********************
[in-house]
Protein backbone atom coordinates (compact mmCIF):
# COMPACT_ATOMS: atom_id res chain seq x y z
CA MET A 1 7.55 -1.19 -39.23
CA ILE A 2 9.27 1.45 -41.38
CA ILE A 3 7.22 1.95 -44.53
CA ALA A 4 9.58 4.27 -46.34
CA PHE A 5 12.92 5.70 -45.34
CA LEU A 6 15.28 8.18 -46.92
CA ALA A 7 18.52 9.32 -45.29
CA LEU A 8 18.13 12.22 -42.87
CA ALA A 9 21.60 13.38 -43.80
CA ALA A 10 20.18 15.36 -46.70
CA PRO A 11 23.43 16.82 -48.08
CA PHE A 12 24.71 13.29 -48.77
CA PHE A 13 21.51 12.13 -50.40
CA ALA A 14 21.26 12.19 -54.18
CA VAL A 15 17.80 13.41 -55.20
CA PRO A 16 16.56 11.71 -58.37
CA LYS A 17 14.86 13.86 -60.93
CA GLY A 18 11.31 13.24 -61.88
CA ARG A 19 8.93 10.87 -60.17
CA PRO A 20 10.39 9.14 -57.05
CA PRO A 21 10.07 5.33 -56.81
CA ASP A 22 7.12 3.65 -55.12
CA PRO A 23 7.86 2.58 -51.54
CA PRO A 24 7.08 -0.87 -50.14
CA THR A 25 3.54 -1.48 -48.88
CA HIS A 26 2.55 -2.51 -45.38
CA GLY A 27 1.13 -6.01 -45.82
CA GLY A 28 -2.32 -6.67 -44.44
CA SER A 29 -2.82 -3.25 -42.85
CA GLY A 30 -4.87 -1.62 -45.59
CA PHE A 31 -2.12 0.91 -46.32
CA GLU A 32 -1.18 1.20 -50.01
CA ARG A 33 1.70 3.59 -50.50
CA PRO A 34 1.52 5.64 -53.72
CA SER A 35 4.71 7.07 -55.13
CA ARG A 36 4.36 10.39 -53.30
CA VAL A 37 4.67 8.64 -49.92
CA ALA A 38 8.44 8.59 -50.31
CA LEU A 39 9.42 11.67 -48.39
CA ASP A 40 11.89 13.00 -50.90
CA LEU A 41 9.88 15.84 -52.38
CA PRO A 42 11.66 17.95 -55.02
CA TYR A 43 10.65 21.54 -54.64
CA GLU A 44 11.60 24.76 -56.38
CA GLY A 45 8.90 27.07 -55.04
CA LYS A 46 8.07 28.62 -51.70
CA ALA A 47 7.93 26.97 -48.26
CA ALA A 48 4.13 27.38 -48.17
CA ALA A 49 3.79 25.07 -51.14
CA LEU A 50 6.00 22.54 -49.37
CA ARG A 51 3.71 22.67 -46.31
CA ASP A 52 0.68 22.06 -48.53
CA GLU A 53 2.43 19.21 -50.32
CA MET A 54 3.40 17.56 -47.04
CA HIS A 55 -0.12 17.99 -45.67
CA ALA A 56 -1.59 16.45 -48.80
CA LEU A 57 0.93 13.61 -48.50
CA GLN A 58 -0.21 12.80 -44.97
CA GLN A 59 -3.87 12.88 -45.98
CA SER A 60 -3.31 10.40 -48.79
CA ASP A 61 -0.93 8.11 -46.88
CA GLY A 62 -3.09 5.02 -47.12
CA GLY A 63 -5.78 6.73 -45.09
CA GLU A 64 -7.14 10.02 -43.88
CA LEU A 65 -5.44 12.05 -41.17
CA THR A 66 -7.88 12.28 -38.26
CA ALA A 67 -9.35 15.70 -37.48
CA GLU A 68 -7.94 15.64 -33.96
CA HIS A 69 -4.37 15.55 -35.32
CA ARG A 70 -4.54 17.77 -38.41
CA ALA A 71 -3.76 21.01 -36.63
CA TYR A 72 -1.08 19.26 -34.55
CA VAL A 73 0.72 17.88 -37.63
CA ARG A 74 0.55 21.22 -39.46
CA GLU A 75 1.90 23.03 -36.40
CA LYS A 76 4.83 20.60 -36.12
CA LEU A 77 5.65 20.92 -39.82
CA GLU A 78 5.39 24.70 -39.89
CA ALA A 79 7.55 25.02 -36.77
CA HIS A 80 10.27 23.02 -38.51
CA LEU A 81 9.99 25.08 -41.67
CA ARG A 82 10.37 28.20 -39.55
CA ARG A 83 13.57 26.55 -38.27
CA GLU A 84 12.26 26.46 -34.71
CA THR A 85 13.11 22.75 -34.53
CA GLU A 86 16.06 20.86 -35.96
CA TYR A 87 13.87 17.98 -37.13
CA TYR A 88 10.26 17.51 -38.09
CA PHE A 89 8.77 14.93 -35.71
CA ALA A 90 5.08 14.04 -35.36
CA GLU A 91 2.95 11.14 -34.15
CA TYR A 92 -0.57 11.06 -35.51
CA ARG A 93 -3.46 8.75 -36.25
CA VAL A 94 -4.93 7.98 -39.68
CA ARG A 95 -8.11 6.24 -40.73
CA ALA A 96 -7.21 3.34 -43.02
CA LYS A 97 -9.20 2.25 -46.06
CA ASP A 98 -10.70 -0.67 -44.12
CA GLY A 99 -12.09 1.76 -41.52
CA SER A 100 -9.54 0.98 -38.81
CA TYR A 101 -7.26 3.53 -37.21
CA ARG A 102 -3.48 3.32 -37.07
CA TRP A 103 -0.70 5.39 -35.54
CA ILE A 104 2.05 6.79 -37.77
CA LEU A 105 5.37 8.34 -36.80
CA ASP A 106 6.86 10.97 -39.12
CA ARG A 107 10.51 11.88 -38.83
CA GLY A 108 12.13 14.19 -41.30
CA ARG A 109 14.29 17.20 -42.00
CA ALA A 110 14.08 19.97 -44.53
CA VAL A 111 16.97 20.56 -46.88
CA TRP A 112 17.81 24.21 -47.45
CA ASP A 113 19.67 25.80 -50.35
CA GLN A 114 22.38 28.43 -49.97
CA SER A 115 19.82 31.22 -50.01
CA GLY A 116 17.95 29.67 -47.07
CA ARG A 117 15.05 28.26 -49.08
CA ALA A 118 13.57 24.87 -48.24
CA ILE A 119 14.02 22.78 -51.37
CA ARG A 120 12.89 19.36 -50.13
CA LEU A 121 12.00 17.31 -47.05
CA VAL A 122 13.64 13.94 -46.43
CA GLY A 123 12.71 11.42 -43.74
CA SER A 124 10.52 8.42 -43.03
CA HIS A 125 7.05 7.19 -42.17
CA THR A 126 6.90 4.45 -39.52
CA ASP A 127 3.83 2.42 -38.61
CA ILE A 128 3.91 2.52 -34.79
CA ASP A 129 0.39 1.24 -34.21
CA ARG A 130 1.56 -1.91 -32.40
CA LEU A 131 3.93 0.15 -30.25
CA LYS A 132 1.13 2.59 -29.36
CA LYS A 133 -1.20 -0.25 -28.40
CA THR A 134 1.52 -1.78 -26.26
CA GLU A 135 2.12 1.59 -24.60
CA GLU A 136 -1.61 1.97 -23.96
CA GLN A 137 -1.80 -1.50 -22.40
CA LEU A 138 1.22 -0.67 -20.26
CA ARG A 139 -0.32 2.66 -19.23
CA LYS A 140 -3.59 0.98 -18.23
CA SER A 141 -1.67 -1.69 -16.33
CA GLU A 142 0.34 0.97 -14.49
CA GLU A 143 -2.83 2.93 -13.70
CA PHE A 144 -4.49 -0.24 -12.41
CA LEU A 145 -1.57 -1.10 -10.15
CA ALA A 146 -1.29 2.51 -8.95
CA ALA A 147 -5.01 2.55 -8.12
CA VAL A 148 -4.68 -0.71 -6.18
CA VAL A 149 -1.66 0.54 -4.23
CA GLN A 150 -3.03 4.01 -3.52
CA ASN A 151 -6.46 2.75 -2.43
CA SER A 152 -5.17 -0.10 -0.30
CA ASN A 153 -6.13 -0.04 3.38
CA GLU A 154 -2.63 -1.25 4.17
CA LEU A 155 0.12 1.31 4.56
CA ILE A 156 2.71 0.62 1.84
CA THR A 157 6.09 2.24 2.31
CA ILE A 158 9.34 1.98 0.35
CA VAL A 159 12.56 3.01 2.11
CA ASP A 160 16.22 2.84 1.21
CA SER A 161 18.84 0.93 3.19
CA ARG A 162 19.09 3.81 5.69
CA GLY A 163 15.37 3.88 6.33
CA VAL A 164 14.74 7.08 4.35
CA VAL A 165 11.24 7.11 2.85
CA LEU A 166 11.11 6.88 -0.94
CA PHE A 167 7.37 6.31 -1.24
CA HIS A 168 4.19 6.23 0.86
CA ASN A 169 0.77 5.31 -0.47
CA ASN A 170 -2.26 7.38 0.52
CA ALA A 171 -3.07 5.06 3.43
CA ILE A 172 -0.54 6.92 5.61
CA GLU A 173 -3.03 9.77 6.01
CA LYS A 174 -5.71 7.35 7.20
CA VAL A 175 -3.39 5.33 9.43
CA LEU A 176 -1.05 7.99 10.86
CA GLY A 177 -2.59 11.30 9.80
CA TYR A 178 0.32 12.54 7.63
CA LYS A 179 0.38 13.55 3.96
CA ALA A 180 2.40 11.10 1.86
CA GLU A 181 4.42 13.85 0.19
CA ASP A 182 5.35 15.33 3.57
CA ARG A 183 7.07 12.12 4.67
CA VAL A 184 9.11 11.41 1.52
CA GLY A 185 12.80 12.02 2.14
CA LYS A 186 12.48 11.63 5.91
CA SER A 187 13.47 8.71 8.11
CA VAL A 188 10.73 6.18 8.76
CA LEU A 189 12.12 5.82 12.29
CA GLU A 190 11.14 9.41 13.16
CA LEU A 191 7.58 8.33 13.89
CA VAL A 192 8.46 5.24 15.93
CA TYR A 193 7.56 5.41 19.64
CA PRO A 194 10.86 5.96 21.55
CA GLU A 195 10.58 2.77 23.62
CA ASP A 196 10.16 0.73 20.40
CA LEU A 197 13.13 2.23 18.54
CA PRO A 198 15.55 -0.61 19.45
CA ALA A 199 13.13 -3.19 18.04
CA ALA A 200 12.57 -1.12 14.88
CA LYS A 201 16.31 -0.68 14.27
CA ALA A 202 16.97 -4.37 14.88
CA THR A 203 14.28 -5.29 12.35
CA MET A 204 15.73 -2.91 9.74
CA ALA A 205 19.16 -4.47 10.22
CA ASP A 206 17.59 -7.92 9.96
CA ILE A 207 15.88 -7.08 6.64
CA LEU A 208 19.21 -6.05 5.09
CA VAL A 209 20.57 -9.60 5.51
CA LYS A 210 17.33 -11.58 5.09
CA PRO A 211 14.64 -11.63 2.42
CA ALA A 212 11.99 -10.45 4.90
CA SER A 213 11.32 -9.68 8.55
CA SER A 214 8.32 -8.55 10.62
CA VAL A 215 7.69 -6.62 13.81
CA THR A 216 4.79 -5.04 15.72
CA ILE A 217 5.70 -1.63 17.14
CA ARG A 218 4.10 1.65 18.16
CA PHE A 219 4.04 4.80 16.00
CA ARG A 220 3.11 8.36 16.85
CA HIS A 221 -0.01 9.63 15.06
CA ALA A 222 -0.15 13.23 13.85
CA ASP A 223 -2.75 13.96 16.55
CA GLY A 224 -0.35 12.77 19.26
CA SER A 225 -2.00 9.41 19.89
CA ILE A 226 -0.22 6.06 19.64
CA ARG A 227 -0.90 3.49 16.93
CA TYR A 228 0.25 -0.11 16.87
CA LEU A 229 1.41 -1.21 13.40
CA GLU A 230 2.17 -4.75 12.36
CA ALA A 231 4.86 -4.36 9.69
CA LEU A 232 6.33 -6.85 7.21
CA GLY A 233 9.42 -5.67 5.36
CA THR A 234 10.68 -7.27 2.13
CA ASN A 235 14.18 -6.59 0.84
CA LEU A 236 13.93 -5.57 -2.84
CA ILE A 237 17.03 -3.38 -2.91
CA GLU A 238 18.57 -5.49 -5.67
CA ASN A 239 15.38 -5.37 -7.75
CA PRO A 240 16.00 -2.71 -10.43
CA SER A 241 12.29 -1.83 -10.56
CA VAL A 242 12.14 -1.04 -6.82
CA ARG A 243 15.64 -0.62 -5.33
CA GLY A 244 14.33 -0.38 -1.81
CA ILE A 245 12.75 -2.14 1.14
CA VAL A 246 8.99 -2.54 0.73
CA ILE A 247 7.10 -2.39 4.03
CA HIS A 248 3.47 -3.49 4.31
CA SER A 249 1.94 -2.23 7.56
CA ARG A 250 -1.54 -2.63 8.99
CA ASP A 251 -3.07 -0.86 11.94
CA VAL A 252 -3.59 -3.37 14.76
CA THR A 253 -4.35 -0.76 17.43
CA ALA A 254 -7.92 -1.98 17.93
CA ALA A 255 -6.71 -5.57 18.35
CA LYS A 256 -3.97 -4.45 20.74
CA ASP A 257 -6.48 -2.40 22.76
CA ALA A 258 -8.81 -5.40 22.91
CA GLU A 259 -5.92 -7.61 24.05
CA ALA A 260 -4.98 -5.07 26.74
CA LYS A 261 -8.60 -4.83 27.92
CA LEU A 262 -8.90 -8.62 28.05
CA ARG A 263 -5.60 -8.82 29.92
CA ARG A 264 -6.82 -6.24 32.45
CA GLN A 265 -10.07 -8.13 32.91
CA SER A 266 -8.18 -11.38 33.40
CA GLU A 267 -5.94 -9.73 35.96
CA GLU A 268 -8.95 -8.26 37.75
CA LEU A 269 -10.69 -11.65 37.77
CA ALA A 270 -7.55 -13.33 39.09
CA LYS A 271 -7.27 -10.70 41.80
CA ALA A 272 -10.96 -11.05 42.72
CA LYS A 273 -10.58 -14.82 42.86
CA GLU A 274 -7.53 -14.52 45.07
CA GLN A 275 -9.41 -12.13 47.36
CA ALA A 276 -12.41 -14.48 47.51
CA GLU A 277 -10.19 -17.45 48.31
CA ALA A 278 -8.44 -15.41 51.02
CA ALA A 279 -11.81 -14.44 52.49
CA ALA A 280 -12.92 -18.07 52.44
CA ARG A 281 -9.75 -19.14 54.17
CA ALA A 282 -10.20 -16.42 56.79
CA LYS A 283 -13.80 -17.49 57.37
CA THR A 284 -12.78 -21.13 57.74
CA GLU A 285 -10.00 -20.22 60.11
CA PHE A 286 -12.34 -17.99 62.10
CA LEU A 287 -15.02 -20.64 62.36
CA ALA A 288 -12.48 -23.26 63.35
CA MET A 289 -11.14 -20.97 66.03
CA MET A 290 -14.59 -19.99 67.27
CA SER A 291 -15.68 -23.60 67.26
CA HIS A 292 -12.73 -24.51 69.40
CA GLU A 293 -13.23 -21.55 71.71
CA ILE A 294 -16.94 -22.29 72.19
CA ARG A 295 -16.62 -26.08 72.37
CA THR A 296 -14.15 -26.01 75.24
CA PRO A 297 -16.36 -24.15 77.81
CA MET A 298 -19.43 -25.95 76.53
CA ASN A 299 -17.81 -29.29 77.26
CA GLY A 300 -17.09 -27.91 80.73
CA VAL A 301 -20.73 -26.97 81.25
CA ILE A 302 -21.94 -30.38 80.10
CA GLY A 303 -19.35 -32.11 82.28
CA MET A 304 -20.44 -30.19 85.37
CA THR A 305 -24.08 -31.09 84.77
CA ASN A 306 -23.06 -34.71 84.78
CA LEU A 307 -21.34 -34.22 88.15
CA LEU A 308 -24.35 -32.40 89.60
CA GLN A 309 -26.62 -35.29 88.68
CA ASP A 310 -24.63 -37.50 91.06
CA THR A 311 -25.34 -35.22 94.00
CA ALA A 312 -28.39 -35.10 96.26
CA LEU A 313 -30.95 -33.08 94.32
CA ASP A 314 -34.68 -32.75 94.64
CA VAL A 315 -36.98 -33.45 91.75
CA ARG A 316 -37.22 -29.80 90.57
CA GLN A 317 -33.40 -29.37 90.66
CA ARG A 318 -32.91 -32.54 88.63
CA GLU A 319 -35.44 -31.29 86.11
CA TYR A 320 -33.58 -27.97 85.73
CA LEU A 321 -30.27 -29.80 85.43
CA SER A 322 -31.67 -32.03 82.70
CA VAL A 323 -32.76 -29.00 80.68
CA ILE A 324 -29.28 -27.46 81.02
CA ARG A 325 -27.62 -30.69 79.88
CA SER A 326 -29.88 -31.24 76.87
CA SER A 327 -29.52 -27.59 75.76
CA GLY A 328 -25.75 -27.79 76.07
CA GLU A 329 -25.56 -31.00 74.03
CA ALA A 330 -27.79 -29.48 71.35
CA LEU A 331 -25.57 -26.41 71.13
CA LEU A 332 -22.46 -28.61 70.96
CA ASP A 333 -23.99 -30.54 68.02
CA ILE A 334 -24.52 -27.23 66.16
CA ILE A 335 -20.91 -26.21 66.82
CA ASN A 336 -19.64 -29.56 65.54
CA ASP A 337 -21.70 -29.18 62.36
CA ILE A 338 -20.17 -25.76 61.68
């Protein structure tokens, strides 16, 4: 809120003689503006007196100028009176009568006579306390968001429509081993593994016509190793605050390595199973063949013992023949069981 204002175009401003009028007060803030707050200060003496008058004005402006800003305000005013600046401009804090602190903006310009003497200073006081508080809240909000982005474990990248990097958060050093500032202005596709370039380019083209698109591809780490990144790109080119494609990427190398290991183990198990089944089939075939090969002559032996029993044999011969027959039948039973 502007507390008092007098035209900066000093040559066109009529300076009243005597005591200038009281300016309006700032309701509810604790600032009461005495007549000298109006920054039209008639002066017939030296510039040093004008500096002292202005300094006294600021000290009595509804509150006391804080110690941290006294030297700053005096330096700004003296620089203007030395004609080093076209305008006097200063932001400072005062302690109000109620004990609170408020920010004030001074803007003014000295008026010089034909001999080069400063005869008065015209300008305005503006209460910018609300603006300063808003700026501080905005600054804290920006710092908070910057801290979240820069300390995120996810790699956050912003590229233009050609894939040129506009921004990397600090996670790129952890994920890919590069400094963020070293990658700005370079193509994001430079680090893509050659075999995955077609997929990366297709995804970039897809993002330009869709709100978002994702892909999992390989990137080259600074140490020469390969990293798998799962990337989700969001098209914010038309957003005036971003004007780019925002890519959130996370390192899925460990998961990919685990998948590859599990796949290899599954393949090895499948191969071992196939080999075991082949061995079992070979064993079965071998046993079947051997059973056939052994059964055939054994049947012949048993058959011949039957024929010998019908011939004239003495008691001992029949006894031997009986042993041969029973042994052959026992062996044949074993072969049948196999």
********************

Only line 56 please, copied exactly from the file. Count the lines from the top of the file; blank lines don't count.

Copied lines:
CA GLU A 53 2.43 19.21 -50.32